While lots of employers seem intent on bringing workers back into the office, there are still lots of well-paid remote jobs for professionals looking to bid adieu to the physical workspace.
Whether you're after a warmer climate, lower living expenses, or a chance to finally put your Duo Lingo streak to good use, there are tons of reasons to jump on the digital nomad bandwagon. But with so many great locations to choose from, deciding on a country to relocate to isn't always straightforward.
For US workers not bound to any physical location, we explore the best countries to work remotely from in 2023 — based on factors like their average cost of living, proximity to the US, and whether they offer that all-important digital nomad visa. Read on to discover our top picks.
Located in the Southwest corner of Europe, Portugal is a vibrant country packed with architectural gems, sandy coastlines, and gastronomic delights. Boasting reliable network coverage, an excellent transport system, and an affordable cost of living, Portugal is frequently lauded as the best location for digital nomads and was even voted #1 best country to work from by the travel search engine Kayak.
Aside from stunning countryside locations like Tavira, Averio, and Sintra, Portugal is home to Porto and Lisbon — two bustling cities that have become major hubs for digital nomad communities over the years. The European country also offers a “Short Stay Visa” that allows digital nomads to work there for up to a year. To be eligible for this Visa, however, applicants need to provide proof that they make up to four times Portugal’s national minimum wage, which equates to roughly $3,350 per month,
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Portugal's neighbor Spain is another hit among remote workers, thanks in part to its sunny climate, laid-back culture, and abundance of co-working spaces (790 to be precise). Just like Portugal, Spain features diverse landscapes — from the rocky Sierra Nevada mountains to the coastal plains of Valencia — and has a relatively low cost of living. This makes it ideal for wanderlust professionals looking to pack in exciting trips outside of their 9 to 5.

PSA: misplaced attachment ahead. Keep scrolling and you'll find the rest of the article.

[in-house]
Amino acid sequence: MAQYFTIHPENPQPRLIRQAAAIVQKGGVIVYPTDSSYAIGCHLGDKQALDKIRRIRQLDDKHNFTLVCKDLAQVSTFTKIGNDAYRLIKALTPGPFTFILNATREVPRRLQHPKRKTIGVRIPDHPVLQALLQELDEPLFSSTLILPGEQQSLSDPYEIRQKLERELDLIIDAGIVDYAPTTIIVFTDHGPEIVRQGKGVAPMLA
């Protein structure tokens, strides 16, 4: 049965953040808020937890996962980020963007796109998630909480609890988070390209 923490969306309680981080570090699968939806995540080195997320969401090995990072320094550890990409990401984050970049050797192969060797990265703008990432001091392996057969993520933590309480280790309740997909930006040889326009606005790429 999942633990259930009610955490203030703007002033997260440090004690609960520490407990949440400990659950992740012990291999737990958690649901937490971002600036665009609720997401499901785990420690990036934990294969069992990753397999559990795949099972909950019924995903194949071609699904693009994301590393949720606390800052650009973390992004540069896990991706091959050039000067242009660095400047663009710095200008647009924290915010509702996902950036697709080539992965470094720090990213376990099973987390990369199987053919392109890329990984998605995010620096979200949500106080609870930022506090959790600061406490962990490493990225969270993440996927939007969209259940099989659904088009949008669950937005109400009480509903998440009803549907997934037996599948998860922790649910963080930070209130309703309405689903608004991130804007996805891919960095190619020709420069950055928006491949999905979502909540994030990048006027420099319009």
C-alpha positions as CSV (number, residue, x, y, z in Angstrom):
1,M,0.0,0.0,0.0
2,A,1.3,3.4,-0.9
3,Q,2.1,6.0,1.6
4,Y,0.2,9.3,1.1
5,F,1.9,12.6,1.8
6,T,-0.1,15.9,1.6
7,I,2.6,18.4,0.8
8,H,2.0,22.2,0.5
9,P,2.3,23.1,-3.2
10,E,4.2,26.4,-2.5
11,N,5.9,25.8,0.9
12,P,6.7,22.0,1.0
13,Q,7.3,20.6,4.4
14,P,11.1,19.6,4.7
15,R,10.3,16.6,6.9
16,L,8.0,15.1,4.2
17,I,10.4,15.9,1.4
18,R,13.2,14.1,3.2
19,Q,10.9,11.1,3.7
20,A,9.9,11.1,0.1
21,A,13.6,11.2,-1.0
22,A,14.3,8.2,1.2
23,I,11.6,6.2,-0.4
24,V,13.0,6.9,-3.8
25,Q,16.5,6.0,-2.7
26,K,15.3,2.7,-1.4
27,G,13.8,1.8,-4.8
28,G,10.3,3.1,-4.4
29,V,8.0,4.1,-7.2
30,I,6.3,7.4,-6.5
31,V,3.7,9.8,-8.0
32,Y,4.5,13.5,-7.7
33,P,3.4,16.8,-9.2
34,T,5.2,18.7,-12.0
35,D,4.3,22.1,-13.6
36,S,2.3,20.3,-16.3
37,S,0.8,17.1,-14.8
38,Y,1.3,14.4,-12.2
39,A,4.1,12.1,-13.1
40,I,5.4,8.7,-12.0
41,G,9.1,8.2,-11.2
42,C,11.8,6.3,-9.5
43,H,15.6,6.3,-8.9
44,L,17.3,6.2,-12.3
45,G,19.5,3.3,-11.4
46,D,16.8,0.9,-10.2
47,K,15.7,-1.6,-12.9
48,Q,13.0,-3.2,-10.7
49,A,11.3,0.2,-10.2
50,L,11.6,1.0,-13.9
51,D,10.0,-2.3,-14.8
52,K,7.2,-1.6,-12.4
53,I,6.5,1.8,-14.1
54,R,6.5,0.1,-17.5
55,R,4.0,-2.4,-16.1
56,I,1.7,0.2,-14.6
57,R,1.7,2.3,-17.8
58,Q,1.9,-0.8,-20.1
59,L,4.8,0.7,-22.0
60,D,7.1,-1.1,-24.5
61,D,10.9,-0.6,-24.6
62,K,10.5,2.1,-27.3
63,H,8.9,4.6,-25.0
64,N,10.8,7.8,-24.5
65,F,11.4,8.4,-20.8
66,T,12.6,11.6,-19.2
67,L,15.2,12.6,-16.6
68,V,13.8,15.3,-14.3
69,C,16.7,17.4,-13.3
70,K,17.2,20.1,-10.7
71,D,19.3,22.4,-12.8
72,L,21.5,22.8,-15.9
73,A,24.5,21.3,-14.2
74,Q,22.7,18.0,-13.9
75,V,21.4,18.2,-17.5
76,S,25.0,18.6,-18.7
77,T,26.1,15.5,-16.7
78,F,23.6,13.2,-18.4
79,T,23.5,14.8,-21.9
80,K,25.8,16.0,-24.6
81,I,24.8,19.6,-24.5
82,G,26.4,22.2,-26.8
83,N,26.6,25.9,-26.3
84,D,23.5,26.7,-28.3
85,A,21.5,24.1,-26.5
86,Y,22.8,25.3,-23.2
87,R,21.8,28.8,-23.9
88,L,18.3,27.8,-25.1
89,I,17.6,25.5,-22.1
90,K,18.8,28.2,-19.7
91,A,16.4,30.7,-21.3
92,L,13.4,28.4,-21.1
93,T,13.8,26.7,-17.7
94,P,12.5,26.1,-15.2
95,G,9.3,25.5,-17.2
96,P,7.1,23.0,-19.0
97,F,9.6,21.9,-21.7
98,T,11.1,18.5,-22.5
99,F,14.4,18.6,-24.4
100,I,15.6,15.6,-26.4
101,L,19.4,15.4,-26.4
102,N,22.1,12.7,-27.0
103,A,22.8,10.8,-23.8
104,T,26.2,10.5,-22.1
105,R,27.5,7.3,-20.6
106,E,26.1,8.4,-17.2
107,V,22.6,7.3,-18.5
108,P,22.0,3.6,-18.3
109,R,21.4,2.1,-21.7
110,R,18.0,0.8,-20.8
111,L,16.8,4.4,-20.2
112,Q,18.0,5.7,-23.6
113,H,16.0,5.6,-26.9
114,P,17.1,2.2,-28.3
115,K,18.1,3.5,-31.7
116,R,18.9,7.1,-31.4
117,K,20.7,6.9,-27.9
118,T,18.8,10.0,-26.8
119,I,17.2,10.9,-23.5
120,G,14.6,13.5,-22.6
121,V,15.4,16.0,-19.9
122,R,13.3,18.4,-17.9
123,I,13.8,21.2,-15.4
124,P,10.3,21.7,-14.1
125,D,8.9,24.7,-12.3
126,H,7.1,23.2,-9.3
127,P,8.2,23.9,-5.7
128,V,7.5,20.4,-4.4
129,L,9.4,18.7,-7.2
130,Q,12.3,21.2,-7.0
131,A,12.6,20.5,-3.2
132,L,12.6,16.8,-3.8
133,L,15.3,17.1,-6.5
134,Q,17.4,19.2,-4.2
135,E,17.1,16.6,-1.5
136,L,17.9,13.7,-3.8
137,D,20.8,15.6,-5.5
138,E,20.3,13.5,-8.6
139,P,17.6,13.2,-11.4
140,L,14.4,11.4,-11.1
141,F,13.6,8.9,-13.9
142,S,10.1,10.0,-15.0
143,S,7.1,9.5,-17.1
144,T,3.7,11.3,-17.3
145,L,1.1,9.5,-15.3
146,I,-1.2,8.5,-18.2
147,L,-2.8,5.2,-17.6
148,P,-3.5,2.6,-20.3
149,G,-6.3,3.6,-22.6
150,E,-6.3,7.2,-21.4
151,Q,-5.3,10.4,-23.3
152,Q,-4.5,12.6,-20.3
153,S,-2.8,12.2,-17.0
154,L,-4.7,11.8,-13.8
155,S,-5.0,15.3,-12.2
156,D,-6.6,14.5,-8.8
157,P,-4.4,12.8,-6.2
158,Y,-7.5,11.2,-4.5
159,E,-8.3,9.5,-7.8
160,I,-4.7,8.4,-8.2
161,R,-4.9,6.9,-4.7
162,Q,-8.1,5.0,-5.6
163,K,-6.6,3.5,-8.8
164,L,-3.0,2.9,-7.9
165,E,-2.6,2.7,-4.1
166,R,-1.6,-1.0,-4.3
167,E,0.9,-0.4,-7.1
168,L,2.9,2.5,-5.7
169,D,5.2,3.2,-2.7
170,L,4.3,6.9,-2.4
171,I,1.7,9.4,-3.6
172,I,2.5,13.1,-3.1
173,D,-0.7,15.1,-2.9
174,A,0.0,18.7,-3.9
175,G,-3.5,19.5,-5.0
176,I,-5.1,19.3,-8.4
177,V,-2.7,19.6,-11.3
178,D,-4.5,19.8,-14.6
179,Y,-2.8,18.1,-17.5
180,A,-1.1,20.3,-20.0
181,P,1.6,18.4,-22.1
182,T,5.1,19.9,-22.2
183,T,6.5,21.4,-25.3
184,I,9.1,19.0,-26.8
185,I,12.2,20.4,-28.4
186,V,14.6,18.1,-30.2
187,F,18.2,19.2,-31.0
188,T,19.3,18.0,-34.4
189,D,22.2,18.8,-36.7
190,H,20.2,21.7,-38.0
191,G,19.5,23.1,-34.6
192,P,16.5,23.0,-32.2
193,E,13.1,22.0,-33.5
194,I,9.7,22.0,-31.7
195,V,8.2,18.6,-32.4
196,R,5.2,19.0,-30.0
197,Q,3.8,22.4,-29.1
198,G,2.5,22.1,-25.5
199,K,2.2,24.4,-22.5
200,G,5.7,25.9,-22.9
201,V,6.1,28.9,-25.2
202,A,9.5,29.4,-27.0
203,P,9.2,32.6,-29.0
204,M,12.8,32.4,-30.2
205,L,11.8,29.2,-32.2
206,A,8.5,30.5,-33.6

Spain is also home to a large community of digital nomads, making it easy for new expats to connect with like-minded individuals across different industries. Moving to Spain should be relatively straightforward too, due to the country's newly released digital nomad Visa that allows foreign workers within its borders for up to a year.
Mexico is a digital nomad haven for obvious reasons. Firstly, its close proximity to the US makes it great for workers after cheap flights or an opportunity to stay close to family and friends. Secondly, Mexico's cost of living is significantly cheaper than what the average American is used to, with rent costing 71% less than the US average in certain regions and a standard take-out coffee costing as little as $1.50 a pop.
From the cosmopolitan cafes of Mexico City to the sun-kissed beach bars of Puerto Vallarta, the North American country isn't shy of prime working locations. Unfortunately though, some areas of Mexico are still deemed unsafe for foreign tourists, and the country doesn't currently offer a digital nomad Visa — requiring remote workers to use a temporary resident Visa instead.
While you don't often find the words blood-thirsty vampire and digital nomad in the same sentence, Romania has consistently proven itself to be an emerging hub for international workers and even landed a top three position in Kayak's Work from Wherever Index.